Export Formats in Windows Live Movie Maker - What to Choose & How to Do It

You are done! You have spent hours loading your video onto your computer, editing out the junk, adding good transitions and effects. Your video is now perfect and ready to be shared with family and friends, but wait! How do you go about doing that sharing? You need to export your movie. Here comes the most important question of all: what format should you export to?

Unfortunately, getting the answer to this question isn’t as easy as it sounds. When you click that “save movie to computer” button, you are going to have some choices. You can choose from the popular DV-AVI or one of the many WMV formats. Each has their pros and cons.

If you want to email and share your videos over the web, your videos can be saved into smaller clip formats. However, it is always a good idea to keep at least one full-length, high-quality copy. Right now, your main goal is to share with family and friends. In a few months or a few years, you may wish to watch the whole thing. For this reason, a high-quality video (in either the highest WMV or DV-AVI) on a CD or DVD is advised.

Whether it be sharing short clips with friends and family or downloading the entire film on a CD or DVD, for the best quality, I recommend two formats:

1 – The DV-AVI Format

This is just one of the formatting and exporting options that Movie Maker gives you. This is a compression format and it is the same one used on your camcorder. The pros are that the quality is outstanding. Moreover, it is able to withstand many editing session without losing its quality. The con is that the format is saved in a very large file. On average, one minute of video results in 200MB of space. When burning your movie onto a CD or DVD, remember this space will only be used temporarily; you can delete the file from your computer once you have verified the movie appeared (without error) on the CD or DVD.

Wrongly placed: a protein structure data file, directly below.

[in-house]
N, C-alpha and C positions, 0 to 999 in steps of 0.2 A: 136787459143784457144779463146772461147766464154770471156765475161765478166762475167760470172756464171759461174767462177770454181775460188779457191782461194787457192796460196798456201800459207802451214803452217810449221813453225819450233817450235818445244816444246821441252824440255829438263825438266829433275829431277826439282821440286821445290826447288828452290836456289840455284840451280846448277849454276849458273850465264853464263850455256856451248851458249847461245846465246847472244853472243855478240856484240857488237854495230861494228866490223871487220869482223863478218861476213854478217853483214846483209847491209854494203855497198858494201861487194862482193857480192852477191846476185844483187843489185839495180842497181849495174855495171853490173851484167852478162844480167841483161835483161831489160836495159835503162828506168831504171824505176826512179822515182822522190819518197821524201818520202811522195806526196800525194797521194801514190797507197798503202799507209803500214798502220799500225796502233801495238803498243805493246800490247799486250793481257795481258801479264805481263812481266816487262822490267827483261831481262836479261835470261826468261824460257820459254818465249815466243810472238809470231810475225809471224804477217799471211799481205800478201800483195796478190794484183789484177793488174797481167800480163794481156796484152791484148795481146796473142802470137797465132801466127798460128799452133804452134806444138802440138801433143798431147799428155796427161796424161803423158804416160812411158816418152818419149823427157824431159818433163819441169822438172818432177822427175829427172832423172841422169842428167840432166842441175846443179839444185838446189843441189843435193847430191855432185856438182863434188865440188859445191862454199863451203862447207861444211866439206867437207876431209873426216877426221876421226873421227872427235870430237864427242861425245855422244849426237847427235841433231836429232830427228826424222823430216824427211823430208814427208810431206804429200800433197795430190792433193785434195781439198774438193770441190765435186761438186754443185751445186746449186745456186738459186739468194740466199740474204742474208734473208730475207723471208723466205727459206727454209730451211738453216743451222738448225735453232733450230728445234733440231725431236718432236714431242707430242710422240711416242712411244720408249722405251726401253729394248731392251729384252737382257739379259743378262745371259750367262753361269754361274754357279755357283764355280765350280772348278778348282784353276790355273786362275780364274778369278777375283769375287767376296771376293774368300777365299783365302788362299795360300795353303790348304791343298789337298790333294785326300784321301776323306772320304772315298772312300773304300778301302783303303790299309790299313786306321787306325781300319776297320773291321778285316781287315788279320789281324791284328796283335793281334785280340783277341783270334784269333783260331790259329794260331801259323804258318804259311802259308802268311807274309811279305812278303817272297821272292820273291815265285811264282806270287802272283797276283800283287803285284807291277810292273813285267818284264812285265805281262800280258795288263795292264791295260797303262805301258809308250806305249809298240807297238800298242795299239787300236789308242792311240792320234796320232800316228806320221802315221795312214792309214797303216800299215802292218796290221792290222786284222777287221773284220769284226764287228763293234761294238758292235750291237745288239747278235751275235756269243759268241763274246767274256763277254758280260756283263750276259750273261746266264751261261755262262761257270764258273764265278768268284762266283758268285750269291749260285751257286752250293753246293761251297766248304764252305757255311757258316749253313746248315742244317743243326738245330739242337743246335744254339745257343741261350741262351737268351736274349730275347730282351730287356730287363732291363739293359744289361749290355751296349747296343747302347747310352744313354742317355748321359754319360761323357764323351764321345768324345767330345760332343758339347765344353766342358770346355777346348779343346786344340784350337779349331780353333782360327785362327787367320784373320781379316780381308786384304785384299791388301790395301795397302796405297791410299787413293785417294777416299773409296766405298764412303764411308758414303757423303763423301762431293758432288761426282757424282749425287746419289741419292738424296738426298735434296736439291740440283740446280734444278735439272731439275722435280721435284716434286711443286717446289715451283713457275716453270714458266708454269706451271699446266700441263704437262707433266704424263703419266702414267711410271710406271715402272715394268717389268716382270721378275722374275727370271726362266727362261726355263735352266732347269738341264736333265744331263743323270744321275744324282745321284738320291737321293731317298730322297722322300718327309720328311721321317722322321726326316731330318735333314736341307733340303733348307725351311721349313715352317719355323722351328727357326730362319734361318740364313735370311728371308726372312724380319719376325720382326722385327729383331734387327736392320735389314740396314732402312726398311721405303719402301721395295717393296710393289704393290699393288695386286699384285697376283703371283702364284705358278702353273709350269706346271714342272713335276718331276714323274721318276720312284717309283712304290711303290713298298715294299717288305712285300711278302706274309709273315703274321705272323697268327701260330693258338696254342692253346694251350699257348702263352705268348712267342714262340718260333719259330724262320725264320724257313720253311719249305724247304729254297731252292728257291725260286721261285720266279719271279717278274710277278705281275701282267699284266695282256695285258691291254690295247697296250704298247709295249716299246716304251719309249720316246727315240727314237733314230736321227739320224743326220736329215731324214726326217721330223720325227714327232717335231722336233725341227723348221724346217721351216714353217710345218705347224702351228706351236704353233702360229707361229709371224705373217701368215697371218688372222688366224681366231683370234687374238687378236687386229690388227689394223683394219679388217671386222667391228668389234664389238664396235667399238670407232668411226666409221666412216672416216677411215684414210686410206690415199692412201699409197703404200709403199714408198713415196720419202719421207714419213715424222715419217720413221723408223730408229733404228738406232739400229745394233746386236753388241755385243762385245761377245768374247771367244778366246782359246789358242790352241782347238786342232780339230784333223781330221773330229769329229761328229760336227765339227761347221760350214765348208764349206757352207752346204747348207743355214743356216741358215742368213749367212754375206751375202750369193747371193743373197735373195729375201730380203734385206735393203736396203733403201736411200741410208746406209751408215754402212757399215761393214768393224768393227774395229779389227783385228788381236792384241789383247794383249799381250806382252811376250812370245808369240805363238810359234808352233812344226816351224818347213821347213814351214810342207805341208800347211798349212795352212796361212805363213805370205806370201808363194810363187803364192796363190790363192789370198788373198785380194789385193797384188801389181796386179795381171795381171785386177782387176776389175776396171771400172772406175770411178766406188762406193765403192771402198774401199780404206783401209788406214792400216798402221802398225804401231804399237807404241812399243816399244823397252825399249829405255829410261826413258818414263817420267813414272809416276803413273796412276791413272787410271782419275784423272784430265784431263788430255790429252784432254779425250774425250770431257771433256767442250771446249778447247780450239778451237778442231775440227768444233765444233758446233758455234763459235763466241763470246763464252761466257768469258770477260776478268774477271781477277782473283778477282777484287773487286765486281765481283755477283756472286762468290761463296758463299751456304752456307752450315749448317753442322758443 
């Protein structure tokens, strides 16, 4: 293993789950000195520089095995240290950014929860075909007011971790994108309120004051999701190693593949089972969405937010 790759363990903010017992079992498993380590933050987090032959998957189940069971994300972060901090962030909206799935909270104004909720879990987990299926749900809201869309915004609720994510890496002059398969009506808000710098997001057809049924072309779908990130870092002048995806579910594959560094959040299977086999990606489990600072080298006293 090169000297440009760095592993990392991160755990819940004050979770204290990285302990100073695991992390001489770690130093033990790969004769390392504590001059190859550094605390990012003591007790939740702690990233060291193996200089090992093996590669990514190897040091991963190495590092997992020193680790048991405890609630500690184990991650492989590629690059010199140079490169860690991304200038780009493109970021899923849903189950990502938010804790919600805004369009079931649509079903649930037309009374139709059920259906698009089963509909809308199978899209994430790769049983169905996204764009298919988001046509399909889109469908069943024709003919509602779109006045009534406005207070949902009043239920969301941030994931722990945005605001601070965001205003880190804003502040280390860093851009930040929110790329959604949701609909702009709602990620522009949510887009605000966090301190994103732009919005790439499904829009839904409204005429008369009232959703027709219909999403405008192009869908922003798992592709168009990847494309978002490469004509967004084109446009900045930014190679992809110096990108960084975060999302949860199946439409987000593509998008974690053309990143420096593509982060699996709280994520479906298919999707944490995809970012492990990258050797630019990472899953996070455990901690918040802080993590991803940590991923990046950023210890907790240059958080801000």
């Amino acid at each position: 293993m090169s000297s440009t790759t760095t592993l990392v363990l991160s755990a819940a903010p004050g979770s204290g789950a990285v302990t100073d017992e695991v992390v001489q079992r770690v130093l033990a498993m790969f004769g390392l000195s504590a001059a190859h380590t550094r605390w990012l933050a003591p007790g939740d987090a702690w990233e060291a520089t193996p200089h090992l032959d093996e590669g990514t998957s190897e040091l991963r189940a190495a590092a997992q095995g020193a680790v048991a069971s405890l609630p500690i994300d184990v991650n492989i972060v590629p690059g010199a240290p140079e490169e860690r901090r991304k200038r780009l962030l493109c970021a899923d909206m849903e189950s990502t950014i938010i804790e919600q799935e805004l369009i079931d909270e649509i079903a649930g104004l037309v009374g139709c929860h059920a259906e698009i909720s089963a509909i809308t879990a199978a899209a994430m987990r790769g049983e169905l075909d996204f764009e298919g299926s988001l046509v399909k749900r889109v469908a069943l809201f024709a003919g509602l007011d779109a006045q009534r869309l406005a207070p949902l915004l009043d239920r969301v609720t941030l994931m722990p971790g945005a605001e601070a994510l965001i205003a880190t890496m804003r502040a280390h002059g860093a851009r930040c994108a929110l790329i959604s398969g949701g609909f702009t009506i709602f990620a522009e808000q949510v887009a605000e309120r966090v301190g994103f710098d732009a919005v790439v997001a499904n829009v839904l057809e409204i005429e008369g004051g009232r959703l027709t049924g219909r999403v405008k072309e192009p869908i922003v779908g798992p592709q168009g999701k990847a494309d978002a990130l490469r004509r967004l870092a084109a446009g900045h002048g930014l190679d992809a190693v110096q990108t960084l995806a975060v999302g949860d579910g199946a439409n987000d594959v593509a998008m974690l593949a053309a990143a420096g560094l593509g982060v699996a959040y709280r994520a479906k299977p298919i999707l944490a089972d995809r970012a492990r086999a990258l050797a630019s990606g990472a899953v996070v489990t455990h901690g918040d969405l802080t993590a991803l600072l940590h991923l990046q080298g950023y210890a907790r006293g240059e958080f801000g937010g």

2 – WMV9 Format

Another formatting option you have when using Windows Live Movie Maker is WMV9. The pros are that it has good quality and the files sizes are very small for the quality you do get. The con is that the format is proprietary; not all computer programs can open these files. Unless your friends and family have Windows XP with the latest decompression codes, they may have a problem viewing your video.

As mentioned above, most users must delete a DV-AVI format from their computer after burning to a disk because the files are so large in size. You do not have this problem with the WMV9 format. The files are so small that you may just want to save a copy on in this format anyways to keep the film or video clips always stored on your hard drive.

Now that you have a couple of ways to save and export films or video clips with the Windows Movie Maker, which option should you choose? It all depends. I usually do both. I save a DV-AVI to my computer. Then, I save a WMP9 to my computer using the highest quality available. Finally, I back up the entire project folder (with both formats) to a DVD-R. With this approach, I can go back and choose whichever format I want when sharing with friends or family.